I finally have the title of the Karen Wilson Chronicles, Book 4. It took a bit of doing and digging and thinking and playing with words.
Originally, I wanted to call it something like “Dreamstalker” or “Dreamstalkers” because it’s about nightmares becoming real. But, frankly, that’s a boring name and doesn’t really tell you what I want you to know about the book. Thus, I have a new title: CHIMERA INCARNATE.
Chimera is a mythical monster. But it is also a “an illusion or fabrication of the mind; especially : an unrealizable dream.”
Incarnate means “invested with bodily and especially human nature and form.”
CHIMERA INCARNATE is perfect for a novel about nightmares that can both kill you while you sleep or enter this reality through the unprotected mind.
I am beyond happy. This is the exact right novel title. It was part of the reason I was doing so much fighting with the outline. Now that I have the title, the words are flowing.
Lucy A. Snyder is an author I admire who writes some of the most captivating stories I’ve ever read. Now, she’s got a single author collection of erotica linked into her Jessie Shimmer novels. She talks about why and how this got started.
On Writing Erotica
“Does this mean you’re writing your own slash?”
That’s what one of my friends said when I told her of my plan to write some new erotica stories featuring characters from my Jessie Shimmer urban fantasy series and release them in my collection Orchid Carousals.
I thought about it for a moment, and laughed. “Yes, I suppose I am!”
If you’ve read any of the books in my Jessie Shimmer series you know I don’t exactly shy away from portraying sex in my regular fiction. But despite the graphic scenes, books like Shotgun Sorceress or Switchblade Goddess are not erotica.
An erotica story is a narrative that focuses on sex. Sex is crucial to the plot tension. And, yes, erotica stories have real plots. They also have characterization, world-building, and all the other things you come to expect from any other type of fiction. Or, at least the good erotica stories do; take away the plot and the compelling characters and you end up with porn that has a hard time sustaining reader interest over more than a few pages. (This is a lesson that the writers of the webcomic Oglaf know quite well; they have thousands of dedicated readers who probably arrived at their site looking for a bit of diverting cartoon porn but keep coming back week after week to see where the characters’ stories are going.)
So, why erotica?
One of my overall goals as an author is to be able to write well in a wide range of styles and genres. If an editor comes to me and says “I need a 6,000-word Lovecraftian western story written in iambic pentameter that focuses on Nikola Tesla and Sherlock Holmes finding a crashed spaceship outside Tombstone, Arizona in 1890,” ideally my response should be “Sure; when do you need it?”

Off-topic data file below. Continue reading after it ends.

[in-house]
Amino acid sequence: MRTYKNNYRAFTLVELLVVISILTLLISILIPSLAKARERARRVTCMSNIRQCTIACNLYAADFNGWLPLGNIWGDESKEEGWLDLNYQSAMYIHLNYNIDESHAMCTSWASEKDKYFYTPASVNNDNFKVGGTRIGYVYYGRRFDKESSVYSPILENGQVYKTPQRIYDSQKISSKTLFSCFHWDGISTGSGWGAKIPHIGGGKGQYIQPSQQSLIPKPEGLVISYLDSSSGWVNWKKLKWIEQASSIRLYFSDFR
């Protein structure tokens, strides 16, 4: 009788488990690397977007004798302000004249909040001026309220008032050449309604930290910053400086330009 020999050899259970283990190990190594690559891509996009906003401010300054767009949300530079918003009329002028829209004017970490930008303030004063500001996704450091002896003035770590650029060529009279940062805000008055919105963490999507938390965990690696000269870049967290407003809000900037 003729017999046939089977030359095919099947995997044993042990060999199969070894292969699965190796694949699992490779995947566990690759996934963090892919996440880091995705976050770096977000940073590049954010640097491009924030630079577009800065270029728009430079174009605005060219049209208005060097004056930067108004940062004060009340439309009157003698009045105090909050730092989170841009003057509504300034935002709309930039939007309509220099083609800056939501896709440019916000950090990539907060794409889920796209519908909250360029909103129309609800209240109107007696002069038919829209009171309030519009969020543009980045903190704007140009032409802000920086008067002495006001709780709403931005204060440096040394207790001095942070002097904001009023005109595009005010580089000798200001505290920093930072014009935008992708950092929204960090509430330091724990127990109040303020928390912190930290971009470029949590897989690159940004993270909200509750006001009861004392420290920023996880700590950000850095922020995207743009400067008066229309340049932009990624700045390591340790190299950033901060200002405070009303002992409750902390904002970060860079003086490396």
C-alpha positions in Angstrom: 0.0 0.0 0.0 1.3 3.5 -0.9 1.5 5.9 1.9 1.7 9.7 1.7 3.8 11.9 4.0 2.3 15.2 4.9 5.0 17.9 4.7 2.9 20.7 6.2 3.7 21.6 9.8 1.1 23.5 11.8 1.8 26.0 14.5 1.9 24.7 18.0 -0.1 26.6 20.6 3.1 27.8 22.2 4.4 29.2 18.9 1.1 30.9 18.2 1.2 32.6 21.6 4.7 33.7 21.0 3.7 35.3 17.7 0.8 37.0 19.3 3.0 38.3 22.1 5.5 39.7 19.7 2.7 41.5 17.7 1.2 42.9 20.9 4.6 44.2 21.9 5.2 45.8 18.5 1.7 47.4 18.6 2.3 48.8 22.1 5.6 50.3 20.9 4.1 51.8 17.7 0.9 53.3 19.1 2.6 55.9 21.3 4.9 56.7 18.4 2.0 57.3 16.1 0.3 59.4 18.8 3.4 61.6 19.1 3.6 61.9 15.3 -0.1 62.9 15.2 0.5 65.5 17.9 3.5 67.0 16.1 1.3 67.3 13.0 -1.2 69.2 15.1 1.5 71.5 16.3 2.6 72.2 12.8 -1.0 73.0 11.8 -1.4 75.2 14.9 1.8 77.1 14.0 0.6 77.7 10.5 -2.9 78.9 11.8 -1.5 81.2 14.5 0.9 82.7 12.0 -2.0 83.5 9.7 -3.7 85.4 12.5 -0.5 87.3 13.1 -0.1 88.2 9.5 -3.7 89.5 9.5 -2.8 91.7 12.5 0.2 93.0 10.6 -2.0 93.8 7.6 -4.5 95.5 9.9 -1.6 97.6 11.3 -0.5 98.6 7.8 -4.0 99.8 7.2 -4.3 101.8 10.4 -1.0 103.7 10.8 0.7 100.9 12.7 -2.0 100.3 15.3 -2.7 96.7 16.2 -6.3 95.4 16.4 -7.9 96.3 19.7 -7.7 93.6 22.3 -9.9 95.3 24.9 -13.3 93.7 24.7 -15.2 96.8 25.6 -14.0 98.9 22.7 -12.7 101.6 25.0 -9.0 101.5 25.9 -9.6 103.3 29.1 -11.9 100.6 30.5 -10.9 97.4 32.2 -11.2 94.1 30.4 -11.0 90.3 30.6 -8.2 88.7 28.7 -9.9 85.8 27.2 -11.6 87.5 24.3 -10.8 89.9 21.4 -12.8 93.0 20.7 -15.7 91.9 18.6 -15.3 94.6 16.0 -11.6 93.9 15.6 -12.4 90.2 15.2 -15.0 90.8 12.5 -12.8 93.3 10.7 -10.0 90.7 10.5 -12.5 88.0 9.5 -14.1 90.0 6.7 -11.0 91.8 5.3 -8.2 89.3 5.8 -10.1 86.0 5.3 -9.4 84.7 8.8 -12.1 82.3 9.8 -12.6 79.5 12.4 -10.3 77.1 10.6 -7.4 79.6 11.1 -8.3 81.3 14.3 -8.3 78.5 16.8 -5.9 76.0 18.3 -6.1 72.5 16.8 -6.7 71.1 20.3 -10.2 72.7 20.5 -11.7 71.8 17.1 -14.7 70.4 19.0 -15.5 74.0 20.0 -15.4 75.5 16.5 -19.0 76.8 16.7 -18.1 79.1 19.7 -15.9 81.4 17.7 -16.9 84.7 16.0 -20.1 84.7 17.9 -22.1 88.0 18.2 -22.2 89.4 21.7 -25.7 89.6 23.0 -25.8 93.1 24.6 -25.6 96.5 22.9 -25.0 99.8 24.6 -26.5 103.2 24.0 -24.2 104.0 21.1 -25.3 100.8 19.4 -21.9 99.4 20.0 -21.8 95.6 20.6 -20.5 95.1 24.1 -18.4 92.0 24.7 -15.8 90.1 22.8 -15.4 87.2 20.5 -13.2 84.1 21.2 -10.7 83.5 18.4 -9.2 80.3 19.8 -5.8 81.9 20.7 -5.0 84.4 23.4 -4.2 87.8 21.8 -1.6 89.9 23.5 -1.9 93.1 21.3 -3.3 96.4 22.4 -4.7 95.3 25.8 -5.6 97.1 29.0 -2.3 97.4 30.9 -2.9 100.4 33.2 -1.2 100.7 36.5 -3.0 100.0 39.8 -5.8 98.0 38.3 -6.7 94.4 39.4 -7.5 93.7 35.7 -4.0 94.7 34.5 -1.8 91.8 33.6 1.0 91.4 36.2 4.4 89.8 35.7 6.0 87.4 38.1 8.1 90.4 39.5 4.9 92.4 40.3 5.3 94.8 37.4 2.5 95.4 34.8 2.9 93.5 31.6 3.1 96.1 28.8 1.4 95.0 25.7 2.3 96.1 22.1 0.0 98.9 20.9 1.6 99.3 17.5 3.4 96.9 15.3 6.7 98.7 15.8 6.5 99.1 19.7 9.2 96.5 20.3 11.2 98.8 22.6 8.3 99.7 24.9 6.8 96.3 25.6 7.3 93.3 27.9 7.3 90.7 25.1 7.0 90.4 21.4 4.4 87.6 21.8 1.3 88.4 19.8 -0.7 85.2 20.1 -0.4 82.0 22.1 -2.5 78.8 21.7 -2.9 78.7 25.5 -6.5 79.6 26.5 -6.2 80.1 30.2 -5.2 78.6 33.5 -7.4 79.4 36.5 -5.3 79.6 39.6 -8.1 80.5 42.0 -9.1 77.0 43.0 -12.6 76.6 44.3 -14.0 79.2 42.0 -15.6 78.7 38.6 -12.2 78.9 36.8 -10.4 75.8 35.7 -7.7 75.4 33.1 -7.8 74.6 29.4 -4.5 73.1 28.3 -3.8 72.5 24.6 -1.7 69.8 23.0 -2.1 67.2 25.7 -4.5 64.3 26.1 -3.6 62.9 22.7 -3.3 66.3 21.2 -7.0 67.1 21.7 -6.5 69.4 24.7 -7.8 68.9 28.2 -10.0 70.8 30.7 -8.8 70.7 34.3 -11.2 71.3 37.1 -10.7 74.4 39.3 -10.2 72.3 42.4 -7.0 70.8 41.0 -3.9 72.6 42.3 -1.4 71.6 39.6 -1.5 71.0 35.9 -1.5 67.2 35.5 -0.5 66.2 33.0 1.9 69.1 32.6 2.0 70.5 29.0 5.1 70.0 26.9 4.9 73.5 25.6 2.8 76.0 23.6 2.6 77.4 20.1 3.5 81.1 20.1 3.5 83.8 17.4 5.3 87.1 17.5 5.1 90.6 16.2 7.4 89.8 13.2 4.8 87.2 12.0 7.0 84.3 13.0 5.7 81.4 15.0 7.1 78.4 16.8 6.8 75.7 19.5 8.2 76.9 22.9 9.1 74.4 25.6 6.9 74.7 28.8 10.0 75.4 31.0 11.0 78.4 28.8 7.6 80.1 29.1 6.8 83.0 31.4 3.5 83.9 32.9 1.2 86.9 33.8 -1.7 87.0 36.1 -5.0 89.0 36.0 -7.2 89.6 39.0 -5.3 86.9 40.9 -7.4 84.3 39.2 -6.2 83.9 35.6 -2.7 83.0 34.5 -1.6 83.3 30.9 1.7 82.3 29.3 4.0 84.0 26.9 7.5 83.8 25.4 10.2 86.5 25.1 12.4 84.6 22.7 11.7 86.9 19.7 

Being able to write a plot-worthy sex scene is no different than being able to write an exciting fight scene or a heartbreaking death scene; it should be a part of any well-rounded fiction writer’s toolbox.
But more directly, while I was working on the novel trilogy, I found myself with many more story ideas than I had room for in the novel. I wanted to continue the narrative, certainly, but I also found myself with back stories that I wanted to tell. And a number of the ideas that I had seemed to lend themselves well to erotica.
For instance, I wanted to tell the story of how Jessie and Cooper first became a couple; more to the point, I wanted to show readers that because of their age difference, it really wasn’t an easy decision for Cooper. I could have told a story that focused on Jessie’s anguish over her aunt’s death … or I could tell a story that focused on her passion for Cooper and would be a bit more fun for readers. Clearly, I chose the latter.
While I was writing Switchblade Goddess, I realized that I’d given Mother Karen a short shrift in the narrative. She’s a fairly important supporting character, but very little of what I knew about her life had actually gotten into the books. So I used the story “Demonized” as an opportunity to show readers more about her history and her intimate world.
At the end of Spellbent, Jessie leaves poor love-smitten Kai behind. A lot of people told me they particularly liked Kai and wanted to see more of him. So, I collaborated with Kaysee Renee Robichaud to write a noir-flavored erotic story that shows what happens to Kai after Jessie’s out of the picture.
There are more stories floating around in my head that I didn’t have time to write before the collection needed to go to press. Possibly in the future CGP or another publisher might release a volume entirely devoted to the Warlock’s adventures.
In the meantime, I hope readers enjoy Orchid Carousals!
Lucy A. Snyder is the Bram Stoker Award-winning author of the novels Spellbent, Shotgun Sorceress, Switchblade Goddess, and the collections Sparks and Shadows, Chimeric Machines, and Installing Linux on a Dead Badger.
Before I get into stuff. A couple of notes:
First, while I was at Convolution, I was quoted in an Examiner article about the convention. And they even got a picture of me smiling and looking tired. I enjoyed Convolution quite a bit. (Warning: the website is cluttered with ads.)